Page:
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A Midsummer Night’s Dream is a product of a long and passionate involvement with India on the part of Tim Supple. He arrived in the country in 2005, invited by the British Council to do a play with Indian actors. He agreed to accept this offer, he says, because he was interested in Indian performance and the history of theatre in India. ‘It was new to me, I didn’t know it; so it was an adventure for me to come to India,’ he says, adding, ‘And I was looking for something different in my life and work.’ The British Council offer gave him liberty to choose the kind of play he would like to do, so Supple decided to travel through the country first, exploring various types of performances. And a wise decision it turned out to be, because his assumption of creating a play in English was soon dispelled by the variety and range of performances he came across and “was immediately and immensely struck by”, as he puts it, many of which he realized would not work in English because they were folk forms, classical forms and forms of regional theatre. By the end of his first trip, he says, he was already resolved to experiment and include performers who would not work in English.   

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During his second trip when Supple started auditioning, he had young Indian directors and producers assisting him in different cities (he mentions Ananda Lal in Calcutta, Roysten Abel in Delhi and Atul Kumar in the South) as he selected from both actors who worked in English and actors who did not, with whom he conducted the initial workshops. ‘It was very important for me to have in that room many different people,’ recounts Supple. ‘We were all working on Shakespeare, but some people would work in English and some in Bengali or other regional languages. Some could read the script and others would work from a kind of summary. We did the same sessions around the country in Calcutta,  Mumbai, Bangalore, Ahmedabad, Chennai, Delhi, Manipur and so on. I would always ask the people to use whatever language they felt comfortable acting in, and by the end of that second trip it was clear that the production would be multi-lingual.’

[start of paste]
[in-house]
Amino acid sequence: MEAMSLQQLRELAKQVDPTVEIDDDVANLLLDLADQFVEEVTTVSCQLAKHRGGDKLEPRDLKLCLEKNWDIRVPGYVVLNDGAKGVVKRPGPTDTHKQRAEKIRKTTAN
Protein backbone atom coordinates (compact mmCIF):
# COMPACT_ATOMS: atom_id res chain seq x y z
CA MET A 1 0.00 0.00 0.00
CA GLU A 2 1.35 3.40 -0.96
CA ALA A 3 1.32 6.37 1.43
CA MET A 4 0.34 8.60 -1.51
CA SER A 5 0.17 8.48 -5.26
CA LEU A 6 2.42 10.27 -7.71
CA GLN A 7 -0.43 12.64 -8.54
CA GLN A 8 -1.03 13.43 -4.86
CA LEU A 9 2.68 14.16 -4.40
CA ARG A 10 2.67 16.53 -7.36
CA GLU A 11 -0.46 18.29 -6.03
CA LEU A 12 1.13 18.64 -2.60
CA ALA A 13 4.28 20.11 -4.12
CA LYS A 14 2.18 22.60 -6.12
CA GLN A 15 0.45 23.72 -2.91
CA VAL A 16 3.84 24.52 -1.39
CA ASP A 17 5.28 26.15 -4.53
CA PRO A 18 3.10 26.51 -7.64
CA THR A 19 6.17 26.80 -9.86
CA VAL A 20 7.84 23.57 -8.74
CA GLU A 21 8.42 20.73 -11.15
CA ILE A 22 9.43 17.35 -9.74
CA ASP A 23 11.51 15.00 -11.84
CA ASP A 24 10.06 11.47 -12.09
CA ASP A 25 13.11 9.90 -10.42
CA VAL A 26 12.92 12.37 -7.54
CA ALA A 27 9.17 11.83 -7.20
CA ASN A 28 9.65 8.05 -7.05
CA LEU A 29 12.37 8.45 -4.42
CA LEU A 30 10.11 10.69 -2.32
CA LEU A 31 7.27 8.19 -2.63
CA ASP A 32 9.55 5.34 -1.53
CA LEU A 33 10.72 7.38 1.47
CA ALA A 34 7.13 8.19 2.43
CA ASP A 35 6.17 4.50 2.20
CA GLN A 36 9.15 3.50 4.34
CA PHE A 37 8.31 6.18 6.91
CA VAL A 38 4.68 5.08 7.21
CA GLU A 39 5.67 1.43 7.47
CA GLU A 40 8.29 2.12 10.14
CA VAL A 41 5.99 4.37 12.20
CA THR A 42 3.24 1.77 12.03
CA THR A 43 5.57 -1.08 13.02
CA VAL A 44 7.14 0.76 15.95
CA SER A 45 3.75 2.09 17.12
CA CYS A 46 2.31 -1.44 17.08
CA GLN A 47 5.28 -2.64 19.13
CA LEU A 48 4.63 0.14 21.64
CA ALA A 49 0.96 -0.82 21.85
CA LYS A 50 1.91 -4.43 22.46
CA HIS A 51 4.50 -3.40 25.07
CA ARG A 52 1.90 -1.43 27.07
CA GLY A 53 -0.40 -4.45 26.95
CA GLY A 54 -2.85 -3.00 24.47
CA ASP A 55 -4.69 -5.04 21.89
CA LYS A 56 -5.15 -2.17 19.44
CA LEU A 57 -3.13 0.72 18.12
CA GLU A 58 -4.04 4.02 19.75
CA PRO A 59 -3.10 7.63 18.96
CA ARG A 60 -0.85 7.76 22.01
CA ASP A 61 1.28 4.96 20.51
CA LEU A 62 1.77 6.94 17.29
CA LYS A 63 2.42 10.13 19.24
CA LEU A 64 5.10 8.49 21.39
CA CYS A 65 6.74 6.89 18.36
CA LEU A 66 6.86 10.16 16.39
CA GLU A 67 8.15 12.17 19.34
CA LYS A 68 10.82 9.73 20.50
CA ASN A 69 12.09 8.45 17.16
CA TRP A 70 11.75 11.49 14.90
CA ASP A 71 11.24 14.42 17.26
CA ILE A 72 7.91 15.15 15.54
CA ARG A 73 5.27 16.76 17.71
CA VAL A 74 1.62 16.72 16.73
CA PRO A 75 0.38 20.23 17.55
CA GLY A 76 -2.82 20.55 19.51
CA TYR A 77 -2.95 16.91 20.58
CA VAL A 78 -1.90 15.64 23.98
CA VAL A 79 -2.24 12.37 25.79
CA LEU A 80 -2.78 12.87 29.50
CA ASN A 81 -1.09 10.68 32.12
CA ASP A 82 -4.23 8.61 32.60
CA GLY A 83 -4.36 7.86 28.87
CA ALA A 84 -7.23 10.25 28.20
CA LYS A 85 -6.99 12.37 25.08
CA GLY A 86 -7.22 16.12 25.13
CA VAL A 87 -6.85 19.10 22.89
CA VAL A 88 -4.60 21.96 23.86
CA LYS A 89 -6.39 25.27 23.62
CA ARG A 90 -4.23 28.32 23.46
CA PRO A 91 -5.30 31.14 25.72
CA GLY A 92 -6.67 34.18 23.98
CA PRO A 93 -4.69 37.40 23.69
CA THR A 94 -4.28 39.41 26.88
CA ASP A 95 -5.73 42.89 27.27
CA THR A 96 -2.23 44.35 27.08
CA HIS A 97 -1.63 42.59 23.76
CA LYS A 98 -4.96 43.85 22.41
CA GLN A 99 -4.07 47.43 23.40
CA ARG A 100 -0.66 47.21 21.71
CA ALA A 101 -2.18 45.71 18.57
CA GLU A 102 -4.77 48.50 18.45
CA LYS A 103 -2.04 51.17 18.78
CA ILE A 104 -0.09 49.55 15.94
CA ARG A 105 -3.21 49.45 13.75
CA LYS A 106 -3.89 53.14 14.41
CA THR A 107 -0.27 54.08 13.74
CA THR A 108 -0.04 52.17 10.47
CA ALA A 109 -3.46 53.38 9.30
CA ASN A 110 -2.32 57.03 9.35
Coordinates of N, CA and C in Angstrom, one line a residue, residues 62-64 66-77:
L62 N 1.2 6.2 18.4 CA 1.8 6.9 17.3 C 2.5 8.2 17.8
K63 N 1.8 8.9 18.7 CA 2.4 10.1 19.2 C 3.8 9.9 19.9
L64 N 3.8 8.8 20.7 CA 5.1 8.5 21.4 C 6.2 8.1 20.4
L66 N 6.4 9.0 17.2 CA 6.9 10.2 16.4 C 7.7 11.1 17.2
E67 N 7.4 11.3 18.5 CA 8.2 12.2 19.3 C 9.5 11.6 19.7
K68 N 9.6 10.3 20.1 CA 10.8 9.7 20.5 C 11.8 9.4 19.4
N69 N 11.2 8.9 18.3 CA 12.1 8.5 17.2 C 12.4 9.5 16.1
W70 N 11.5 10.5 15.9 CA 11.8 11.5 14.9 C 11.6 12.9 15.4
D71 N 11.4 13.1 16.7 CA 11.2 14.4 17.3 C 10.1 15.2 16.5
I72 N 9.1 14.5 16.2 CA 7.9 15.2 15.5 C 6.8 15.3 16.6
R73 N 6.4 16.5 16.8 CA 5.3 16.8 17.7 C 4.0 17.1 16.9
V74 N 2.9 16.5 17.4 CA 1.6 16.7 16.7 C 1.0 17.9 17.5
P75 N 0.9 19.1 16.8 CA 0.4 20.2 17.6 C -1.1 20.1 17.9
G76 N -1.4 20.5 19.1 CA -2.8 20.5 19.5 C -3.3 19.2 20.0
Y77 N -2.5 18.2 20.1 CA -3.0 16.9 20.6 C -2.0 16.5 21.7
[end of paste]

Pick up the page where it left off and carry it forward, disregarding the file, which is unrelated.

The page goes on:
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His third trip to India involved selecting sixty actors from these workshops, who were taken to Mumbai and went through another week of workshops, out of which twenty-three actors were chosen for the final play. Three more months of further workshop followed, where people spent many hours understanding the essence of play together, performers from different theatrical traditions worked, watched, respected and learnt from each other’s performance and reached the seamless harmony that the final play seems to radiate. ‘The play is the cement,’ remarks the contented director, grinning.